Choosing the correct bandwidth is conceptually the hardest part of KDE, but with this general prescription, most PDFs can be well approximated. The accuracy of this approximation should always be checked, either explicitly by comparing to another PDF generation method, or implicitly by testing for bias in the full fit.


In the earlier mathematical treatment of an unbinned maximum likelihood fit, the PDFs $H_k(x_j|\Delta_l)$ were assumed to be normalized. The procedure presented to construct KDE PDF does indeed construct a normalized PDF, however it is normalized over the range $(-\infty,+\infty)$. Typically an analysis of data will instead focus on a particular region of the parameter space, either explicitly by setting some boundaries, or implicitly by using parameters without an infinite range, like energy, which must be nonzero. The PDFs used in the analysis must be normalized over the correct range, and the general solution to this is to integrate a PDF over the desired range, and divide future evaluations by this integral.

Fortunately, KDE PDFs with Gaussian kernels as described here can be analytically integrated if the error function is available in a mathematical library. $$ \operatorname{erf} z = \frac{2}{\sqrt{\pi}}\int_0^z e^{-t^2}dt $$ With this, a KDE PDF can be integrated in a region defined by two points $a_j$ and $b_j$. $$ \int_{a_j}^{b_j} H_k(x_j) = \frac{1}{n2^d}\sum_i^n \prod_j^d \left[ \operatorname{erf}\left(\frac{b_j-t_{ij}}{\sqrt{2}h_{ij}}\right) - \operatorname{erf}\left(\frac{a_j-t_{ij}}{\sqrt{2}h_{ij}}\right) \right] $$ While complicated at a glance, this is quite a bit simpler to implement than, for instance, efficiently normalizing (integrating) a linearly interpolated binned PDF.

Handling systematic uncertainties

Finally, systematic uncertainties can be handled by directly transforming the datapoints $t_{ij}$ that go into the PDFs. $$ t_{ij}’ = \operatorname{Syst}(t_{ij},\Delta_j) $$ When systematics are small, this requires no additional calculation besides the data transformation, as each evaluation of the PDF must already consider all datapoints. For large systematics, such as those that significantly modify event weights, the adaptive bandwidth algorithm may need to be rerun. Weights were not explicitly discussed in the previous section, but are trivial to add, as the KDE PDF is an average over the contribution from each datapoint, and this generalizes easily to a weighted average. Assuming each event in the PDF has a weight $w_i$, and the sum of all weights is $w$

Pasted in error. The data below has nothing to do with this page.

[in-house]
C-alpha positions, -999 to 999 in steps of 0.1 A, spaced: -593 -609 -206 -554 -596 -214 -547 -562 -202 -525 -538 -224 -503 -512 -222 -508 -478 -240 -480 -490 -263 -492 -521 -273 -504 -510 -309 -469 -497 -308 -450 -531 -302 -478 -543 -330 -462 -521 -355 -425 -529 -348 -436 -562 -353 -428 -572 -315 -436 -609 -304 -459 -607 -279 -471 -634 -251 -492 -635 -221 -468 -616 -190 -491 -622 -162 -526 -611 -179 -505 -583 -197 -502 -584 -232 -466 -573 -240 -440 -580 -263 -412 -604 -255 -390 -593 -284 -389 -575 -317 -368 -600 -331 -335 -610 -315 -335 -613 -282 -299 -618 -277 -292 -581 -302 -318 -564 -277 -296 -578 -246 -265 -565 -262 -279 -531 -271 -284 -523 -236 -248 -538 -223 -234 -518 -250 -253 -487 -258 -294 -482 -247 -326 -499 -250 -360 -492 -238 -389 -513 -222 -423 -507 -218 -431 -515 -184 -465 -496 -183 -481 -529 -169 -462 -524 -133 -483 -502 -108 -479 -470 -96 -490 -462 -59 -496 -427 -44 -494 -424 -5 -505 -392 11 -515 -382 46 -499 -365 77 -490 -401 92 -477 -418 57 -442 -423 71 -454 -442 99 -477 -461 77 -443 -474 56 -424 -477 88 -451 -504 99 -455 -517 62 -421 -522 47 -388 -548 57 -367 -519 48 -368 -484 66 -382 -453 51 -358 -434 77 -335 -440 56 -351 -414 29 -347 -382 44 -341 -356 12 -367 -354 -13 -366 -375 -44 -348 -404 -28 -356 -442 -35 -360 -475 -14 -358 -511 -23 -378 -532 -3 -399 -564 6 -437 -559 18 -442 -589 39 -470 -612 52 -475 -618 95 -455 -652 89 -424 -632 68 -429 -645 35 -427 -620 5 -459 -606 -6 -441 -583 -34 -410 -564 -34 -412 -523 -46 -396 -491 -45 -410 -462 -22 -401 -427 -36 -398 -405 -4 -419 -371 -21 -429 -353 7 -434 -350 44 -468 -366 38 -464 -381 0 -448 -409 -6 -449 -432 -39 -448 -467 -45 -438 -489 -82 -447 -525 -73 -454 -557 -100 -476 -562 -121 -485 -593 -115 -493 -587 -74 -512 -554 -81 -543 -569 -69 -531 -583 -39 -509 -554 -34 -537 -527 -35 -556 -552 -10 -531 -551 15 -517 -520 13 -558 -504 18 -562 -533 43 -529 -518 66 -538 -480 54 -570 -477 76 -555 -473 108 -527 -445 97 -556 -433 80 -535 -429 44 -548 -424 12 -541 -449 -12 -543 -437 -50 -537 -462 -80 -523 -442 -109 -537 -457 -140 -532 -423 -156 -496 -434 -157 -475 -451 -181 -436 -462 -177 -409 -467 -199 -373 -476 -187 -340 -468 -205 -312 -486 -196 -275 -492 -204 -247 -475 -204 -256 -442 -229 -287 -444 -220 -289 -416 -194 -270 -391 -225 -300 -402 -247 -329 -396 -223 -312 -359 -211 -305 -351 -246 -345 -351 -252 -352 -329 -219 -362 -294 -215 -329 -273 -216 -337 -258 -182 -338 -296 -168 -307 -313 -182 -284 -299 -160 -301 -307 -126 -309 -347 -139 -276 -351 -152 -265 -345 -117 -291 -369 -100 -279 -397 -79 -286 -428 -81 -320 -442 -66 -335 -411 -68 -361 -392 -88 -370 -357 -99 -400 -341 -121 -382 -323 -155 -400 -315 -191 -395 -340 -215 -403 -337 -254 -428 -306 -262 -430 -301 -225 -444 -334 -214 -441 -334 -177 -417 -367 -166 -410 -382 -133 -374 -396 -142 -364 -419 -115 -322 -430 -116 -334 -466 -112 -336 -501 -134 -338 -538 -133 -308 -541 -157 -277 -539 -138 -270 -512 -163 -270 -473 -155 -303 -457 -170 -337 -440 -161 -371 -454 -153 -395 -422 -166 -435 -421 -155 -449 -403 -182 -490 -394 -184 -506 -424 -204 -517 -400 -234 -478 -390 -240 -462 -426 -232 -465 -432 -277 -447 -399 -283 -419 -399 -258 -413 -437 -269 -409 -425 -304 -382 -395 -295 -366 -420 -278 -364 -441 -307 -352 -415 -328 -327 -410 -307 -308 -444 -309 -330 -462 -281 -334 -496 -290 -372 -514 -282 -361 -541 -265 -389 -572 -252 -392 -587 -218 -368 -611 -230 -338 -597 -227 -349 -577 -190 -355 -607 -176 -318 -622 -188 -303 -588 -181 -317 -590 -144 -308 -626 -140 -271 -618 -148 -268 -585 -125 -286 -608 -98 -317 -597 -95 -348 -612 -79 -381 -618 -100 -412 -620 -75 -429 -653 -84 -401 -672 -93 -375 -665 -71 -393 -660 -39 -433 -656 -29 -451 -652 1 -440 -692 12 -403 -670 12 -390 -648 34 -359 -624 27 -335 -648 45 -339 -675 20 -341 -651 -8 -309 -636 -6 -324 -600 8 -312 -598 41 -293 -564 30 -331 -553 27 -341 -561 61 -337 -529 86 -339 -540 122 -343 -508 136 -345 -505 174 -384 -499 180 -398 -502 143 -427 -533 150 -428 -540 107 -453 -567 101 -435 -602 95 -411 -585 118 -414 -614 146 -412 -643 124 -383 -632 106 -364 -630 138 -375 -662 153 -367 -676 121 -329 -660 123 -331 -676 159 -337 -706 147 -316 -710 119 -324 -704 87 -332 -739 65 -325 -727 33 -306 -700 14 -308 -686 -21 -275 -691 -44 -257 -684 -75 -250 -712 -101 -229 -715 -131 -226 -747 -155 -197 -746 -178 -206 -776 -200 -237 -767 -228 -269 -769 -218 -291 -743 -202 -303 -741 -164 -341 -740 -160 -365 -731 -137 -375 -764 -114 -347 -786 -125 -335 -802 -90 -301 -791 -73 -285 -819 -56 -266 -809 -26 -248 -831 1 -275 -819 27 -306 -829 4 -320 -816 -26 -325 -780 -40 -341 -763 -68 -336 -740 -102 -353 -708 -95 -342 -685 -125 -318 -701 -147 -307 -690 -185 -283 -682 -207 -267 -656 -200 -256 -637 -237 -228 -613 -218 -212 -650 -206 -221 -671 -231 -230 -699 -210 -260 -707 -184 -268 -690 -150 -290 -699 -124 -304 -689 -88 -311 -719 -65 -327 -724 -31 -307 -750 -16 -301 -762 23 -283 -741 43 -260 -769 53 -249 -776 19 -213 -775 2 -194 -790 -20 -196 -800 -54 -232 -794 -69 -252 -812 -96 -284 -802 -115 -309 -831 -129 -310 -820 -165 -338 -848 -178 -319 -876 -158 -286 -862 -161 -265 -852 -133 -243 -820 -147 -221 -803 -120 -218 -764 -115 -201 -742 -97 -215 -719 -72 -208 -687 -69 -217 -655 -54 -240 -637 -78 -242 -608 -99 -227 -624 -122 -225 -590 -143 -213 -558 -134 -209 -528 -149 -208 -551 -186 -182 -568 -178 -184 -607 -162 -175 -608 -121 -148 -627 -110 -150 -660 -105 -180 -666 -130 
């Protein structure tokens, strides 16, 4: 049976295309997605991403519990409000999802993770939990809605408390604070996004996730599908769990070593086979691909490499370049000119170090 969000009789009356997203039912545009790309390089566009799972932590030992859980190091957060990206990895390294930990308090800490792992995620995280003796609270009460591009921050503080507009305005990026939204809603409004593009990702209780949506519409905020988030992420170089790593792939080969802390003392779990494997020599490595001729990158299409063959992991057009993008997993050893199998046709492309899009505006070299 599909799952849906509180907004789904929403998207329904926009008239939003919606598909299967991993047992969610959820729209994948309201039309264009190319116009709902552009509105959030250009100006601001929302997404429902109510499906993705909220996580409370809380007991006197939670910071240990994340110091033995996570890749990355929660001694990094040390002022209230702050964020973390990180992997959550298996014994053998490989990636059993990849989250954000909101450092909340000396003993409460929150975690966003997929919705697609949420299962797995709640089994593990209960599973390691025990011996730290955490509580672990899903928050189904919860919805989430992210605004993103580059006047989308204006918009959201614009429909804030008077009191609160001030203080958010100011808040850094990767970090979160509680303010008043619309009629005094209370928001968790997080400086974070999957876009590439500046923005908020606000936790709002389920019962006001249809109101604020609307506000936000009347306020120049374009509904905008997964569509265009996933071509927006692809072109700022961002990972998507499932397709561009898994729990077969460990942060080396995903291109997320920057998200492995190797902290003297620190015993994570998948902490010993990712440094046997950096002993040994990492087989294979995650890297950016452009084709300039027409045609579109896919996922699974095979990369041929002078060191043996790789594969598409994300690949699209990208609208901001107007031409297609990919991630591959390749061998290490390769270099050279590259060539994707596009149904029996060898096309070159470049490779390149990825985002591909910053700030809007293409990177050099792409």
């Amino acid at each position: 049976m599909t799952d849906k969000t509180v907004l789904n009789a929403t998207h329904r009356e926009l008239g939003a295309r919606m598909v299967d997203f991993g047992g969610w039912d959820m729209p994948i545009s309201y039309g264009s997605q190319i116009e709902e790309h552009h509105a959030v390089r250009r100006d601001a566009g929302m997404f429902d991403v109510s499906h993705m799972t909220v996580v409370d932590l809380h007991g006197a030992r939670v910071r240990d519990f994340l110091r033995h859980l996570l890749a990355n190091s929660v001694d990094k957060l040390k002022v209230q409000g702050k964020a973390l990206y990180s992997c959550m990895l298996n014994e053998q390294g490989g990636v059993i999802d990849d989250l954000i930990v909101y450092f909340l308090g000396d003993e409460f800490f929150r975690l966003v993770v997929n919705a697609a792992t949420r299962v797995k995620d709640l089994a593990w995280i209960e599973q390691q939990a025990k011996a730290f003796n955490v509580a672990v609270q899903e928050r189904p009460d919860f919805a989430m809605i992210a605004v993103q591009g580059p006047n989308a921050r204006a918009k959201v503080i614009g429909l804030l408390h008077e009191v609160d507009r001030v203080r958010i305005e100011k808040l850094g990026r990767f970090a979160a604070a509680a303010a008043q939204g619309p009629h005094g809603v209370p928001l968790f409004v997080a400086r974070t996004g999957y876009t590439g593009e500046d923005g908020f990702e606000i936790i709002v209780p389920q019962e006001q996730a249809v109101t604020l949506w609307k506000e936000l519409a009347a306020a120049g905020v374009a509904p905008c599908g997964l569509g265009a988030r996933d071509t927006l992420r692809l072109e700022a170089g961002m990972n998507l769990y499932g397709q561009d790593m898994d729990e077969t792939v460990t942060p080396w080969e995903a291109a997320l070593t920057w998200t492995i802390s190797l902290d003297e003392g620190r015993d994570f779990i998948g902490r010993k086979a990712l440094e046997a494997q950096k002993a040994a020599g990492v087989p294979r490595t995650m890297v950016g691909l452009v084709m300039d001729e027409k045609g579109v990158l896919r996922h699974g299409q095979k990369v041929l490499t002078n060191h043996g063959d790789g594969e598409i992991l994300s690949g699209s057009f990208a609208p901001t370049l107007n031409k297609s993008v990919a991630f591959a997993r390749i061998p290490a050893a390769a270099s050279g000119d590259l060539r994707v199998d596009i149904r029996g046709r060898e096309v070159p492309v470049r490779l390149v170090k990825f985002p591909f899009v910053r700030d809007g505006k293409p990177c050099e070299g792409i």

$$ H_k(x_j|\Delta_j) = \frac{1}{w}\sum_i^n w_i \left(h_{ij}\sqrt{2 \pi}\right)^{-d} \exp \left( -\sum_j^d \frac{(x_j-t_{ij})^2}{2h_{ij}^2} \right) $$

where the event weights can depend on the systematics or observable values.

Resolution systematics are particularly convenient in the kernel density estimation framework, as they can be directly added in quadrature with the bandwidths. Assuming each dimension includes an additional resolution systematic given by $r_j$, the new bandwidths are given by $$ h_{ij}’ = \sqrt{h_{ij}^2 + r_j^2} $$ In this way all PDF-distorting systematics can be handled in an analytically smooth way.

A computational nightmare

That was a lot of math, both in the potentially-boring sense and the computationally-intensive sense. To give some idea of scale, PDFs for a high-accuracy physics analysis may require $10^4$ - $10^6$ events to achieve sufficient accuracy. Practically, this means to evaluate a KDE PDF as described above at a single point, one must evaluate $10^4$ - $10^6$ exponential functions and associated computations. There will also be many event classes, where $\operatorname{O}(10)$ is a reasonable order of magnitude, tacking another factor of 10 onto the number of exponential functions to evaluate. Even worse, $10^4$ total data events is a lower bound for a physics dataset, meaning the evaluation of the total likelihood is going to need to evaluate each PDF at each of the $10^4$ datapoints.

If you’re keeping track, this means simply computing the total likelihood one time for a physics dataset is going to require $$ 10^4\times10\times10^4 = 10^9 $$ evaluations of the exponential function, minimum, with an upper estimate of $10^{11}$. As I’ve discussed previously evaluating the exponential function is relatively slow, though there are highly optimized routines for this on modern CPUs. For modern CPUs, at least 10 clock cycles, or somewhere between 3 and 10 nanoseconds each would be required. This means optimistically about 3 seconds with an upper estimate of 5 minutes to compute only the exponentials. Considering other calculations that need to be done along with memory bandwidth constraints, the reality is significantly worse than this by a factor of about 100, which leaves us with somewhere between 5 minutes and 8 hours to compute the total likelihood of the data, depending on the size of the dataset and PDF event sample.

The final concern is that any robust optimization algorithm, even with a good seed, is likely going to call its objective function $\operatorname{O}(100)$ times before converging, especially with many optimized parameters. This means a KDE PDF as described is going to take way too long to evaluate on traditional CPU. Of course, this calculation could be paralleled, which on a modern CPU would gain back a factor of 4-8 (or more!), but this is still too long to be feasible. There are approximations that could be made, such as only considering points near-enough to the point of evaluation to contribute significantly, but this is complex in itself. A third option is particularly attractive: utilize the massively parallel computing capabilities of GPUs to perform the calculations.